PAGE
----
Learning curve?

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With a critical spring practice looming, running backs coach Jay Graham is getting three months to learn a scheme that Tennessee's other offensive assistants already know intimately.

Three months, he says, is way more than enough.

"I was a journeyman in the NFL, so I had to learn a lot of different offenses real fast," he said. "Having three months (till spring practice) or six months (till preseason camp) to learn an offense is easy."

Because he spent time with several pro franchises, Graham sometimes signed with a team on Monday and had to be comfortable enough to play in its offensive system by Sunday.

"Exactly," he said with a laugh. "That's how it was back when I played. It's easy (learning on the fly)."

Having to master an assortment of offenses during his career as a pro running back is a real benefit to him now that Graham is a running backs coach.

"I think so," he said. "It's helped me. Everybody does something similar, so you kind of can attach it to what you've learned before."

Joining the Vol staff one year ago after three seasons at South Carolina, Graham spent 2012 getting familiar with Derek Dooley's offense, only to see Dooley fired at season's end. Now Graham must assimilate a Butch Jones attack that all of the other offensive aides already have studied for at least two years each.

"It's not an adjustment for me," Graham said. "I've been doing this for a long time."

Jones' no-huddle offense is built around a remarkably fast pace. That would pose a problem for Graham if the Vols hadn't played an uptempo attack of their own in 2012. He already has adjusted to fast-break football.

Graham never had any doubts about wanting to stay on at Tennessee.
(Danny Parker/InsideTennessee.com)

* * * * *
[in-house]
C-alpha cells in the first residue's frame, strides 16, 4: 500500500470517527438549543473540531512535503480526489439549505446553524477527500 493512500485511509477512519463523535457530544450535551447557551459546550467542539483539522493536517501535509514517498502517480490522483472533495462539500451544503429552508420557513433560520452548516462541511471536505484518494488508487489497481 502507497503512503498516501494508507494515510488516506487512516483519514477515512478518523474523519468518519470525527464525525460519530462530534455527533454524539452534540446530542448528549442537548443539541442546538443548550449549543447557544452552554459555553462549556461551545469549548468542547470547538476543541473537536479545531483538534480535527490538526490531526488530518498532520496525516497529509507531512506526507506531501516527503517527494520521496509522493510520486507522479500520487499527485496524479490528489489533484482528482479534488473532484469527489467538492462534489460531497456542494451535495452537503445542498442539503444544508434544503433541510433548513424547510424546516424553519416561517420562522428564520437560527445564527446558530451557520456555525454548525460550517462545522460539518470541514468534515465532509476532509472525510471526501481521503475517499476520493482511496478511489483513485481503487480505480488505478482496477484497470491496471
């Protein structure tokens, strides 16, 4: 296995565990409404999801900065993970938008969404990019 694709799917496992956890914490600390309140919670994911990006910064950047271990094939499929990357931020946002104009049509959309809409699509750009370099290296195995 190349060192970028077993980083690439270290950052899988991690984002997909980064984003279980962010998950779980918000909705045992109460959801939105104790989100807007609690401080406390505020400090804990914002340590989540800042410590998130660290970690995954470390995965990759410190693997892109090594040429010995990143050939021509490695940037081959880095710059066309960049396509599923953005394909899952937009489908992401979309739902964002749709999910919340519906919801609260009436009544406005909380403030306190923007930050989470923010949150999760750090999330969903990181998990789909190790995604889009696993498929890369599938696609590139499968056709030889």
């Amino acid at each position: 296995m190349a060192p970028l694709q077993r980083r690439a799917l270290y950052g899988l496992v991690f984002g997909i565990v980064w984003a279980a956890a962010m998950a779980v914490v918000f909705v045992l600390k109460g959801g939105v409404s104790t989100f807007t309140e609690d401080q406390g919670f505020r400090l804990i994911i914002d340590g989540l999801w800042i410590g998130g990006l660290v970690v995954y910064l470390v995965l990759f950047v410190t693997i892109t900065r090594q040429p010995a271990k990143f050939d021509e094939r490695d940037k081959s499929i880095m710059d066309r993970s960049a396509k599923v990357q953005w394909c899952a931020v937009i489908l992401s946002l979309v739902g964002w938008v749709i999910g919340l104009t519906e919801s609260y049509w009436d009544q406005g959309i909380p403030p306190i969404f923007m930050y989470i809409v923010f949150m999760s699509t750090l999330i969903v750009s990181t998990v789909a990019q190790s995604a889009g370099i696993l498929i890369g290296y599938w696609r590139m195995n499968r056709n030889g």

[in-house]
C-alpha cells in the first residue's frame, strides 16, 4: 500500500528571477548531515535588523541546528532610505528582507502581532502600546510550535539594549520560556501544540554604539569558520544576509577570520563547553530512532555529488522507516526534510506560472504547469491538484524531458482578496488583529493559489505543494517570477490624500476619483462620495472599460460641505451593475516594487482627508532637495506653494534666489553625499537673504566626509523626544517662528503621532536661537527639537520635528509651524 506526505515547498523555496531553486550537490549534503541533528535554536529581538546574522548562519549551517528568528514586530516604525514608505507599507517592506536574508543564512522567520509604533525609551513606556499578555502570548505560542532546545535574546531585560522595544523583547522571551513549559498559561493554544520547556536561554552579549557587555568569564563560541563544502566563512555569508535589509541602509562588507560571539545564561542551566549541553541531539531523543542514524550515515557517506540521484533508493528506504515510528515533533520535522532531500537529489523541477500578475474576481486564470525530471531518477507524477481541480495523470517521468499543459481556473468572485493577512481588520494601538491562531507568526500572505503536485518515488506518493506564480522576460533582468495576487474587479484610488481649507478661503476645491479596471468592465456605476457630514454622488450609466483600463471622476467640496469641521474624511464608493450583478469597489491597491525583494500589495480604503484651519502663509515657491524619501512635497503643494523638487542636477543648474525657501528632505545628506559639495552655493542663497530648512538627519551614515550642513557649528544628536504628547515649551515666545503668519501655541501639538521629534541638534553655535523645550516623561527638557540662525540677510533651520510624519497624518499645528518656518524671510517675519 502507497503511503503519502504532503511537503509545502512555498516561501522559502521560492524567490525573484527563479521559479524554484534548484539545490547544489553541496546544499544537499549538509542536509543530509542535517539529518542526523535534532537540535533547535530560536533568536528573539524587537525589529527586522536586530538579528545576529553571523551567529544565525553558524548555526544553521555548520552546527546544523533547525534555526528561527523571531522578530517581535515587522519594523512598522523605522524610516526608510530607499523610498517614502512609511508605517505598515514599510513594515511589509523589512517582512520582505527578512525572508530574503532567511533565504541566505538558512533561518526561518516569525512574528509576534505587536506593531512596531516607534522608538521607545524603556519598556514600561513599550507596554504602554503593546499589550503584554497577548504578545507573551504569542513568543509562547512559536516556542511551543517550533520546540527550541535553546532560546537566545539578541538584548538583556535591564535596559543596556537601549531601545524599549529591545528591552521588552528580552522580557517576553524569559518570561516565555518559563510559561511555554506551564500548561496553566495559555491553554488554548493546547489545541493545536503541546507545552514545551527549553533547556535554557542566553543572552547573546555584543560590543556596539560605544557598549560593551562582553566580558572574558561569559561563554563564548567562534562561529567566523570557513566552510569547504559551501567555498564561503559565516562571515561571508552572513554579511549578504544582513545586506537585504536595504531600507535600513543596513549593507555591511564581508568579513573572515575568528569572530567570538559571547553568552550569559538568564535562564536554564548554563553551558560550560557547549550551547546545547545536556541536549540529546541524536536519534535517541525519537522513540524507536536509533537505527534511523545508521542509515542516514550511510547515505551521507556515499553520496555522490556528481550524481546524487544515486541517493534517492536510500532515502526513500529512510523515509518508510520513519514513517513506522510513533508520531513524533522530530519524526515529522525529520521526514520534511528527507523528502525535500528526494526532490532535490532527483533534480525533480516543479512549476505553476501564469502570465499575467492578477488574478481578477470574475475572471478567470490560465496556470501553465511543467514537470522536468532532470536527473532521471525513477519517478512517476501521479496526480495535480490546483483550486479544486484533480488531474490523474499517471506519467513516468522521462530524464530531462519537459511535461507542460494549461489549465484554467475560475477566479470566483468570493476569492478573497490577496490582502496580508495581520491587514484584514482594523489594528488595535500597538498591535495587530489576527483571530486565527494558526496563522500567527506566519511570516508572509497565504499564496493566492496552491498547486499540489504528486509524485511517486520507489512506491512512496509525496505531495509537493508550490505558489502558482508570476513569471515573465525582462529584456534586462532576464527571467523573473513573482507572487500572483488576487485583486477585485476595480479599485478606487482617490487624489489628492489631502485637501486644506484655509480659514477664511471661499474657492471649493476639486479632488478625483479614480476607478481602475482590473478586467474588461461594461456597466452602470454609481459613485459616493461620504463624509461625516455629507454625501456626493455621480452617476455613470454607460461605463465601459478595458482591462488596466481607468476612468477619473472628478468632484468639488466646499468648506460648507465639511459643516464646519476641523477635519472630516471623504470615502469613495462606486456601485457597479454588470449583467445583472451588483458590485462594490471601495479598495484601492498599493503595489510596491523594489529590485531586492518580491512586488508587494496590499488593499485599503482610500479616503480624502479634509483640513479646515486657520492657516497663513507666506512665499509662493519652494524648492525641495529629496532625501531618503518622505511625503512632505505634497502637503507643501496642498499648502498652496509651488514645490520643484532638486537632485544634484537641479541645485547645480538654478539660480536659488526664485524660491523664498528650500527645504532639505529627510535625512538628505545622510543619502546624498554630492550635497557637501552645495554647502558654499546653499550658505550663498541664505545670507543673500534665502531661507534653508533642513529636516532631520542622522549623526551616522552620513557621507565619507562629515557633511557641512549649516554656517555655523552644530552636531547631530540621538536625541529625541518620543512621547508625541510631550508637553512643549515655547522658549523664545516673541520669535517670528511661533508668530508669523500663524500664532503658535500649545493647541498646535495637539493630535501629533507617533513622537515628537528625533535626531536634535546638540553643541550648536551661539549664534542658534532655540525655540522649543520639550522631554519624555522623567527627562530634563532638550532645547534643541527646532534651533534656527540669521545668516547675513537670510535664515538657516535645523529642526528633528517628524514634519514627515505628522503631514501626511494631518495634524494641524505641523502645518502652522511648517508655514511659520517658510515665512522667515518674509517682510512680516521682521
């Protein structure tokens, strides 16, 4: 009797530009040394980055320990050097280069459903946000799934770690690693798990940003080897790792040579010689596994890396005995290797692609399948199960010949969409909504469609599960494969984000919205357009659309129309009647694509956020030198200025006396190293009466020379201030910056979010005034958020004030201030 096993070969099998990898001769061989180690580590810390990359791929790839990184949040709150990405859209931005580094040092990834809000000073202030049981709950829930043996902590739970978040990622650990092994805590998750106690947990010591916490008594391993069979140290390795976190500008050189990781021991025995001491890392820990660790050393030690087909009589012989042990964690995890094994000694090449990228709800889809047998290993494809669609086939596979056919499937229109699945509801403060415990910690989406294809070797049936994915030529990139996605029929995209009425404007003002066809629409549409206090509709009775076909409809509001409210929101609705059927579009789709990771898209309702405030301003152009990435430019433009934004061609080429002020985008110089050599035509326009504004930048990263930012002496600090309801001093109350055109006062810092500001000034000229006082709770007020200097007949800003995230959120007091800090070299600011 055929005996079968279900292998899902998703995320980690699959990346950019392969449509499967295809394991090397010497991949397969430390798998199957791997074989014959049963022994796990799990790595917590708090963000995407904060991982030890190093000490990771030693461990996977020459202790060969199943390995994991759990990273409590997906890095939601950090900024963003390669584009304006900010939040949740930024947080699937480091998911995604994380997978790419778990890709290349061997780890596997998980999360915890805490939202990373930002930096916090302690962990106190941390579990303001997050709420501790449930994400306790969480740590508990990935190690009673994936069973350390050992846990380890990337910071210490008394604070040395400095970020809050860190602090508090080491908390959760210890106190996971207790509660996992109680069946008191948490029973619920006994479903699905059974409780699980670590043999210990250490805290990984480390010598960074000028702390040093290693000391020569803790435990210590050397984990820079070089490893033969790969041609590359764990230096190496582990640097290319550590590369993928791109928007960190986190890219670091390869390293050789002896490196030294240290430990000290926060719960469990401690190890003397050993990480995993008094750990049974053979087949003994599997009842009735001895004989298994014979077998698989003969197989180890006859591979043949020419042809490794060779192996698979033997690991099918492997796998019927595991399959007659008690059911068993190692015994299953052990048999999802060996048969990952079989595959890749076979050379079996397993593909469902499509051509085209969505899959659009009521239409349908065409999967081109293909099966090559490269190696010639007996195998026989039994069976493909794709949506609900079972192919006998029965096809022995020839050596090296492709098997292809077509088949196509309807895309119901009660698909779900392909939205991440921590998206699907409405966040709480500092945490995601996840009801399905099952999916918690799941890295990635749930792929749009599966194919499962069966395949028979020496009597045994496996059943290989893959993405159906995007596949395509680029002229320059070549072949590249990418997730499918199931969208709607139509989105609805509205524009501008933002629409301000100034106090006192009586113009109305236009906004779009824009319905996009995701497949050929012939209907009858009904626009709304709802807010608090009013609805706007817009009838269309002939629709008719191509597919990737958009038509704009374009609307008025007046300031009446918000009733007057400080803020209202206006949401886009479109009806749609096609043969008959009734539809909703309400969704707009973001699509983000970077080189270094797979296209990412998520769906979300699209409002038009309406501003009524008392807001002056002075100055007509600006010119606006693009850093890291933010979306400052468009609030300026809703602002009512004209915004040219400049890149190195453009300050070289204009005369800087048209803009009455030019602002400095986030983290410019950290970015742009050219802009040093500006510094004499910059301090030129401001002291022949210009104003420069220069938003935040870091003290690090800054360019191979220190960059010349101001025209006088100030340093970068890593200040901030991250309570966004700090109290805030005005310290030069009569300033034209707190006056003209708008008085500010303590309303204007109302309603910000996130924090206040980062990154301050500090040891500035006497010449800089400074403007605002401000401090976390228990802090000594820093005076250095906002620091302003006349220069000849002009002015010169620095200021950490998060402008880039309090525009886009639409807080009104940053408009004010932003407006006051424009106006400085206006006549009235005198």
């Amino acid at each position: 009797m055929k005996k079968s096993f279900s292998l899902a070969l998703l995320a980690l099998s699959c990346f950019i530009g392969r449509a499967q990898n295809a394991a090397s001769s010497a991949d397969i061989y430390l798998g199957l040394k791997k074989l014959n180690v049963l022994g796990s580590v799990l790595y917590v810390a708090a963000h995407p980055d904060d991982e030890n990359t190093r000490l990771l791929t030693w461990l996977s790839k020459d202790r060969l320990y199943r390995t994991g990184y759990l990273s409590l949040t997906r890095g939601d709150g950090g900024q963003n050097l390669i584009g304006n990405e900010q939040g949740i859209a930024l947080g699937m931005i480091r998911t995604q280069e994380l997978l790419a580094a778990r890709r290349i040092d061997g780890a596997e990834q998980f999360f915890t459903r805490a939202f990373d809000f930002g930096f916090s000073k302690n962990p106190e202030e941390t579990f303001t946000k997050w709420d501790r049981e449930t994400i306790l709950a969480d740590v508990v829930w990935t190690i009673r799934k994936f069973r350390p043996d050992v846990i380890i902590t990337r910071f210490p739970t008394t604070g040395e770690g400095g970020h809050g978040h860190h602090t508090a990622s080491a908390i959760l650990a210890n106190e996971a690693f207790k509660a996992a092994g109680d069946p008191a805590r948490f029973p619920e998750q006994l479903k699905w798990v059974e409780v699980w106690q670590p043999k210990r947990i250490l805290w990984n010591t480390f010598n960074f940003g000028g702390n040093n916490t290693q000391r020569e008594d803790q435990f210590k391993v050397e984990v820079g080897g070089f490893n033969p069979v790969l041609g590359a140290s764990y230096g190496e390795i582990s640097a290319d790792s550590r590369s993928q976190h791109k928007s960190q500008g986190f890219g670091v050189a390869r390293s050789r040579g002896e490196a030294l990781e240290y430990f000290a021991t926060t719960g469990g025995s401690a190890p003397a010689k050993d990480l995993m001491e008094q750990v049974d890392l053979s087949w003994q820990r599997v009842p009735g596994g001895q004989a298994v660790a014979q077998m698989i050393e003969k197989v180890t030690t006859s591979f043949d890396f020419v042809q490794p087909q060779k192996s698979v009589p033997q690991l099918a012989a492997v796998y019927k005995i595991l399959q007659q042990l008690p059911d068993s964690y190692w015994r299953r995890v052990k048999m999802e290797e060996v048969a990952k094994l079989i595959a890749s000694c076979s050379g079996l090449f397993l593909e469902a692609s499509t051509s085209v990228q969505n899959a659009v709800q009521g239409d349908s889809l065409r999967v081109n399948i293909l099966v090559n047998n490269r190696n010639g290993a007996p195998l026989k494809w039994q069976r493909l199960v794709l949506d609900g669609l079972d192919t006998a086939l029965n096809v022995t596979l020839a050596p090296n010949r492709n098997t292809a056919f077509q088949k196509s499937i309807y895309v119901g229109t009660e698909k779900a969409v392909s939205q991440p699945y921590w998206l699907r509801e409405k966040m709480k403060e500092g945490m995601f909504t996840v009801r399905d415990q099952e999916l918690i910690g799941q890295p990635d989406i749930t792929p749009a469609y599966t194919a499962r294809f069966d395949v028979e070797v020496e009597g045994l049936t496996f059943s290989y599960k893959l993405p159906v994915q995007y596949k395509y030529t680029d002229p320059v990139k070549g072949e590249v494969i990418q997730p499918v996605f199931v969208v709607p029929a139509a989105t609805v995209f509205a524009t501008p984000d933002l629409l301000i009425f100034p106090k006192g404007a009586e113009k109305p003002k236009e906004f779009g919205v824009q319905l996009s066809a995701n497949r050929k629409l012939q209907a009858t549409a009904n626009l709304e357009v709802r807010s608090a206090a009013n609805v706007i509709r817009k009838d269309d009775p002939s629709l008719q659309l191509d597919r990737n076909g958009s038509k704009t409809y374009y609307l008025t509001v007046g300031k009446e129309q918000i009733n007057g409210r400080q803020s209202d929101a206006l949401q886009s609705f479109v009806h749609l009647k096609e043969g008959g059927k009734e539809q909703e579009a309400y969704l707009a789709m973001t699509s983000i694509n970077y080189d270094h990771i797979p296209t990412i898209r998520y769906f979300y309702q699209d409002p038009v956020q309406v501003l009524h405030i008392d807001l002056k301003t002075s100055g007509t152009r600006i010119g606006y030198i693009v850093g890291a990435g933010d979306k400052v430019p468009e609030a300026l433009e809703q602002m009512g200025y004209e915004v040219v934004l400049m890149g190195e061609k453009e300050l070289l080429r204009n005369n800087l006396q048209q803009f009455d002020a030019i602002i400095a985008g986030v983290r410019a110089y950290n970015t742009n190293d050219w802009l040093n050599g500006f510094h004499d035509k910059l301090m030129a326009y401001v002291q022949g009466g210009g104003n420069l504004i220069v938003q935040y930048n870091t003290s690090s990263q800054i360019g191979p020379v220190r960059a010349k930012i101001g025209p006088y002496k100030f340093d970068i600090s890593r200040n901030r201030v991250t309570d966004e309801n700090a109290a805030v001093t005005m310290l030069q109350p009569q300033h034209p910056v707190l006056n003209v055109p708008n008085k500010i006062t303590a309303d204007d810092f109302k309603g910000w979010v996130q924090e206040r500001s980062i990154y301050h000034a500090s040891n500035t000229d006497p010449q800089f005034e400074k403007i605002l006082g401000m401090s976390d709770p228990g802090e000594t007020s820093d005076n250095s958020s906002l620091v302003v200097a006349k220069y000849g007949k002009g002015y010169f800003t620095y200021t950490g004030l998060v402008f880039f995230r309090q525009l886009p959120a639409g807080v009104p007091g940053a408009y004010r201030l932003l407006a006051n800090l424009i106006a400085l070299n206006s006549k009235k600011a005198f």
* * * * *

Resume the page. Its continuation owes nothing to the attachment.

"It helps me as a coach, and I think it's going to help the players, too, because they're used to it," he said. "That's the biggest thing — the sense of urgency you have to have to be in a fast-paced offense. That's the first thing you have to learn and it's the hardest thing to learn. We've gone through that, and now the guys know what to expect. I think that's going to help us."

Further offsetting the fact Graham is the only offensive assistant who doesn't know the new scheme is the fact he is the only assistant on either side of the ball who knows the players. This is a real plus.

"Yeah, I have a lot more guys coming by my office, so it's been good ... just to spend time," Graham said. "They smile when they see me because I'm somebody that they've seen before."

Having earned a reputation as both a superior position coach and a superior recruiter, Graham could have taken numerous jobs throughout college football. Instead, he chose to stick with a Tennessee program whose past five seasons have produced records of 5-7, 7-6, 6-7, 5-7, 5-7.

Asked if he ever considered leaving The Hill, Graham shook his head.

"No," he said. "I knew I wanted to be here. It's very important to finish what I started with this group of guys. I'm just grateful for having this opportunity."

If there were any doubts about sticking with the Big Orange, Graham's first meeting with the new head coach alleviated them. It went very, very well.

"I think he's personable," Graham said of Jones. "People like spending time with him. You walk away saying, 'I really like this guy.' That's how I felt when I met him. It's been good to be around him and see how he does things — what he likes, what he doesn't like. It's been good to spend as much time with him as I did in the beginning."

Graham did some quality coaching in 2012. He helped junior Rajion Neal (708 yards, 4.5 per carry) stop fumbling and helped sophomore Marlin Lane (658 yards, 5.5 per carry) stopping running tentatively. Unless Graham can lure an elite recruit to Knoxville, they project to be the 1-2 tailback punch again in 2013. Their position coach is expecting continued progress in the months ahead.

"I think they finished the season better than they started, so we've got to continue to build on what we finished with," Graham said of Neal and Lane. "That's the most important thing. Now they know me, they understand what I expect.

"We spent the whole spring working on what they can expect from me. Now we can work on other things, and I think that's going to help us."

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